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Today marks the beginning of Maine’s two-week muzzleloader deer season (one week in the northern portion of the state), hunters’ last chance to fill their freezers with sweet, natural venison.
It has always been my plan to hunt the entire season right down to the last day, and then bring home a fat doe or buck on the final morning. Like most hunters I look forward to deer season and don’t want it to end too quickly, so I use the muzzleloader season as my whitetail cushion. Now it’s time to get serious. I love hunting as much as I love deer steaks, roasts and burger, but there comes a time when the decision has to be made: Should I shoot or not? By this time the answer is moot.
There are pros and cons about hunting the late season. On the down side, most of the year’s annual deer kill has already been tagged and processed. There are close to 20,000 fewer whitetails in the woods at this point, which makes finding them that much more difficult. Also, the weather is likely to be less than stellar, with cold temperatures, bitter winds and snow a real possibility.
On the positive side, muzzleloader hunters are likely to have their favorite corner of the woods all to themselves. In fact, many of November’s most popular areas will see little or no activity in December, giving deer time to move back in and get back to their normal routine. Whitetails will spend these next few weeks browsing, resting and dealing with the final remnants of the rut. Bucks will continue to search for does through December, while the females will often be found in small groups as they look for food and secluded bedding areas.
All of this is beneficial to the December hunter, but there is a glitch: Time is running out and the days leading up to the Winter Solstice are desperately short. By the end of the muzzleloader season legal shooting time will be somewhere in the vicinity of 8 ½ hours, leaving little room for dilly-dallying.
Muzzleloader hunters should plan to be in the woods early (by 6:15 a.m.) and should hunt straight through till dark, which could be as early as 4 p.m. The most productive hours are always early and late in the day, but December’s conditions often keep the animals on the move through 10 a.m. with a short midday respite and then back to browsing by 1 p.m.
I would be the last one to say that deer move about on schedule. In fact, over the decades I’ve encountered whitetails at all hours of the day, which tells me that the best time to be out there is when you have the time. A roving buck is just as likely to show up at noon as he is at 7 a.m., and I have seen them while coming, going and at all intervals in between. The point being that if all you can afford is an hour at dawn or dusk or lunchtime, get out there and hunt. One thing is for certain: You can’t win if you don’t play.
In any case, plan on harsh weather conditions including low temperatures and biting winds. We may have mild temperatures throughout the season but it’s more likely that things will become brittle and crunchy, with or without snow. Most hunters know that stomping around in frozen leaves, cracking branches and snapping twigs is no way to get close to a December buck, so the best approach is to focus on logging trails, game trails and other beaten paths where the footing is at least a little bit quieter.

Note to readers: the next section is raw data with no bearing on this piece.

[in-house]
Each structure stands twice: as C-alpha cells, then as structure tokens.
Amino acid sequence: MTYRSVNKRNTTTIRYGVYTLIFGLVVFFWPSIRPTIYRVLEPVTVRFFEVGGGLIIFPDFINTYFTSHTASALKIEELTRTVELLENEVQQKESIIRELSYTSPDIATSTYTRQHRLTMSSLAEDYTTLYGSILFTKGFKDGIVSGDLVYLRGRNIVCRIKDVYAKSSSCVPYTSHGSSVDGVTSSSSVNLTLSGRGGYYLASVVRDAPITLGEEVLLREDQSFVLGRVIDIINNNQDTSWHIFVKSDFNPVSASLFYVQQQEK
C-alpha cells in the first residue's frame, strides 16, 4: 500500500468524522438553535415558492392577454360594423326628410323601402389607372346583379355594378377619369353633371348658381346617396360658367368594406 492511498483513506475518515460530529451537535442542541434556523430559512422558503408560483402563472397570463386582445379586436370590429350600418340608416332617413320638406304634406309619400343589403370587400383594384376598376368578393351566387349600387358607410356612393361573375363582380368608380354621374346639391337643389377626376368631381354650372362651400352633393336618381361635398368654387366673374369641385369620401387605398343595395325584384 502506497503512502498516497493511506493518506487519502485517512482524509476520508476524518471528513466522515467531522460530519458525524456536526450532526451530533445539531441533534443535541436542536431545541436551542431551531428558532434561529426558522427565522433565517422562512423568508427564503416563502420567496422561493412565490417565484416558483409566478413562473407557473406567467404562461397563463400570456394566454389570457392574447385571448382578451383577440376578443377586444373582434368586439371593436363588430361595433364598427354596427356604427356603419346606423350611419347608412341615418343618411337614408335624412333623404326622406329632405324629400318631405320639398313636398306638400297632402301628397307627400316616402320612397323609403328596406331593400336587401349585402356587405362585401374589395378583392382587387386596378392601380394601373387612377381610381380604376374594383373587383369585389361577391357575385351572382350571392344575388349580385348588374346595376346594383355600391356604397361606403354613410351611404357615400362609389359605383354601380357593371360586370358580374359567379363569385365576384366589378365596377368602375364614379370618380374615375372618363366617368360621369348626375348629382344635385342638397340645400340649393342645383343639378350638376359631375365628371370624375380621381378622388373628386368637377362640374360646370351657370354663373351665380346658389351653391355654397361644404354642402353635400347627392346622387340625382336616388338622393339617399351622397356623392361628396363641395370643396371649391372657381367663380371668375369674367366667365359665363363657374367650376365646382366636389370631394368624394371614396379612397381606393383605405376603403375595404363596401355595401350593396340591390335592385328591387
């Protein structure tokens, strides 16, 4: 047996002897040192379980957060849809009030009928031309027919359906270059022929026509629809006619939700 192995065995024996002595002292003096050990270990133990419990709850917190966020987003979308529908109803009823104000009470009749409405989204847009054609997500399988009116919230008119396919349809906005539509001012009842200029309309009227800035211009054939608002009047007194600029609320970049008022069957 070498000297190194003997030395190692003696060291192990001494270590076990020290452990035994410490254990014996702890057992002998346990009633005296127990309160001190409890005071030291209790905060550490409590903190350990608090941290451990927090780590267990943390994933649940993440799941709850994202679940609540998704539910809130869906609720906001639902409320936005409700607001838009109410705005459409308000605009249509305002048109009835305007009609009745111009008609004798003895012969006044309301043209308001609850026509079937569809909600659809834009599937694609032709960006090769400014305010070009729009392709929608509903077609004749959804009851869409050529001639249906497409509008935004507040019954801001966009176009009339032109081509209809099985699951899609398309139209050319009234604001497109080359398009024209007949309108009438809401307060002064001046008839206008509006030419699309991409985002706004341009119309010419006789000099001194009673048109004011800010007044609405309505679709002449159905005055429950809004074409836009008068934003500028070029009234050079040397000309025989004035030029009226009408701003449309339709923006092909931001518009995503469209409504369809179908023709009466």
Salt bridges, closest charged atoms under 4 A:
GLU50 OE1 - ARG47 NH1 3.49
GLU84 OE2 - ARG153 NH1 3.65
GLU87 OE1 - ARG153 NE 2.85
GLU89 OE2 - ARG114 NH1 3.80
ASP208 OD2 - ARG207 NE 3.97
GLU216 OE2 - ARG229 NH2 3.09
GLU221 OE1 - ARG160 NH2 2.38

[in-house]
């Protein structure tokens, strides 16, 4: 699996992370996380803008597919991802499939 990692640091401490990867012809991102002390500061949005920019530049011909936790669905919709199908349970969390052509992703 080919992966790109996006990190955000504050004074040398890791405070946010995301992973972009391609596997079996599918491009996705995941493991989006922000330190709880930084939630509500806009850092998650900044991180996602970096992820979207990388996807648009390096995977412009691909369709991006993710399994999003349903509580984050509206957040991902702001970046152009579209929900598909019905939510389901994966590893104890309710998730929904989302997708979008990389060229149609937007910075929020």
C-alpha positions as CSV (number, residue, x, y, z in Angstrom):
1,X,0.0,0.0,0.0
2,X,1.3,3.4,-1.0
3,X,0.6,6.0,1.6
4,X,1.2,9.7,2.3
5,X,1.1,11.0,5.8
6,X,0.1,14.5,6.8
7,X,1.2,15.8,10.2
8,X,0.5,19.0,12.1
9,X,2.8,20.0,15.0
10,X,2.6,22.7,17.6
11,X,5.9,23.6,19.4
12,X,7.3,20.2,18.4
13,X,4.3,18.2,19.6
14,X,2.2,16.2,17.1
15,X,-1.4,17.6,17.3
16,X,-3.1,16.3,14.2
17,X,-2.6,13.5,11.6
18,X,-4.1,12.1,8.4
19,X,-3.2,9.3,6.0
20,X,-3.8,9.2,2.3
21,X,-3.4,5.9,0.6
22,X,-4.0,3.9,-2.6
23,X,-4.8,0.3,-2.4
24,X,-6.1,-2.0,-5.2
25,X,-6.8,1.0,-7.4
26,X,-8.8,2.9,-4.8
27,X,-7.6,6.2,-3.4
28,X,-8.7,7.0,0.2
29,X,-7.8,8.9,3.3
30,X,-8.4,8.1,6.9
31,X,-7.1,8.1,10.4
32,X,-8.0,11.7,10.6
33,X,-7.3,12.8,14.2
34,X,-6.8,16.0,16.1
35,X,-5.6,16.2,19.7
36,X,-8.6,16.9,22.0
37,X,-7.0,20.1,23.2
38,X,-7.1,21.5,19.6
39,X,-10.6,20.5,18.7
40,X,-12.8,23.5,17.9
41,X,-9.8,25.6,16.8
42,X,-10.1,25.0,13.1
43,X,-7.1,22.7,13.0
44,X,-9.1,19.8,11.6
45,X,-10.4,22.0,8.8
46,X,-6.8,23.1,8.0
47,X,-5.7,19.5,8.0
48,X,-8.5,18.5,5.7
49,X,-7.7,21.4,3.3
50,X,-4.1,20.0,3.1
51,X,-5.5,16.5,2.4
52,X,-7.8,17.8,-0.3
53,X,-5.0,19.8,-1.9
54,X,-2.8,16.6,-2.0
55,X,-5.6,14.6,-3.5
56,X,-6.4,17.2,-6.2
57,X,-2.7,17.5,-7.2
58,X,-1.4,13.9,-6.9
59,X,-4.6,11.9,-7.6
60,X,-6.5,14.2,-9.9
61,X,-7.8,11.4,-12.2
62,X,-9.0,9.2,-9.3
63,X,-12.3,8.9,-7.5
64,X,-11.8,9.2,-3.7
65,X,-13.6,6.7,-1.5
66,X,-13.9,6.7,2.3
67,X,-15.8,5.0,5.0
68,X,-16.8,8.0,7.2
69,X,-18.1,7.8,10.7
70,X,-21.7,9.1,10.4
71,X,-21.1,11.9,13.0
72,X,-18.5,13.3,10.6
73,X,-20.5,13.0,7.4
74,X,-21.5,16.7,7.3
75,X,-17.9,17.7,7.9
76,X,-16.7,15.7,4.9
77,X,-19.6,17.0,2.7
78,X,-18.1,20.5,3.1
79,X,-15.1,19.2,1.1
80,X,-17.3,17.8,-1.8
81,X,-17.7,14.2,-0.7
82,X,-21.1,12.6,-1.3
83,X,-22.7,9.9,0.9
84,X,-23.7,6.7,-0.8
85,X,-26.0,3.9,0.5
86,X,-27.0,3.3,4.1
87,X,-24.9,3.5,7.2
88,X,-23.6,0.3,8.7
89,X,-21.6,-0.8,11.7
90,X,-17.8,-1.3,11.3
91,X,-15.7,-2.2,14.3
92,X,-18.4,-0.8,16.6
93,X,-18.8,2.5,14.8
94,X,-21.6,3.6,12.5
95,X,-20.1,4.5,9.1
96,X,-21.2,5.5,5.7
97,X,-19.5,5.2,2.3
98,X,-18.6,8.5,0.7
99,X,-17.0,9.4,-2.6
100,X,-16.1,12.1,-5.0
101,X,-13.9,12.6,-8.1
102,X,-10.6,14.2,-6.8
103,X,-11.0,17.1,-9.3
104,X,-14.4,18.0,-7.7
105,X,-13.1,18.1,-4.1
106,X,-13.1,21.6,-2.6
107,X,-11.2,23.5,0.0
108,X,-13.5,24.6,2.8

I am a long-time fan of hunting “places” rather than individual deer. In December I find the best hunting occurs in swamps, evergreen stands and other dense cover where the deer spend most of their daylight hours. For this reason I like to hustle right in to a spot where I think I might see a deer, making all the noise necessary, and then just sit tight for several hours to let things settle down and get back to normal. Soon the chickadees, squirrels, woodpeckers and other critters will resume their activities, which telegraphs to the deer that it is safe to venture out.
It’s not easy to stand still in the dark woods on cold December days when the wind is whipping through the tree tops, but layers of wool, a fleece face mask and chemical hand warmers help take the edge off. In my elder years I’ve been using a portable seat or waterproof cushion to make my stay in the woods more comfortable. Also, I bring my little butane stove into the woods so I can enjoy a hot beverage around 10 a.m. when the wind picks up and game activity is minimal. I figure it’s better to be on stand with a hot cup of tea in hand than to be back at camp regretting that I had come out of the woods.
The real challenge in December deer hunting is bracing for the conditions. Many a hunter is able to withstand the cold and wind till about 2 p.m., and then they head out, shivering and miserable, because they can’t endure it any longer. This is unfortunate because the last hour or two of the day is prime time for deer movement. I can sympathize with those whose hands and feet feel like blocks of ice but I have learned to suffer the cold, especially near sunset, because this is when deer begin to head out to browse. Many of the best deer I’ve shot appeared in those waning minutes of the day, so I will myself to stay put, stay alert and wait it out till legal shooting time runs out.
I might be freezing on stand all day but, surprisingly, walking over to tag my last-minute buck warms me up almost immediately!

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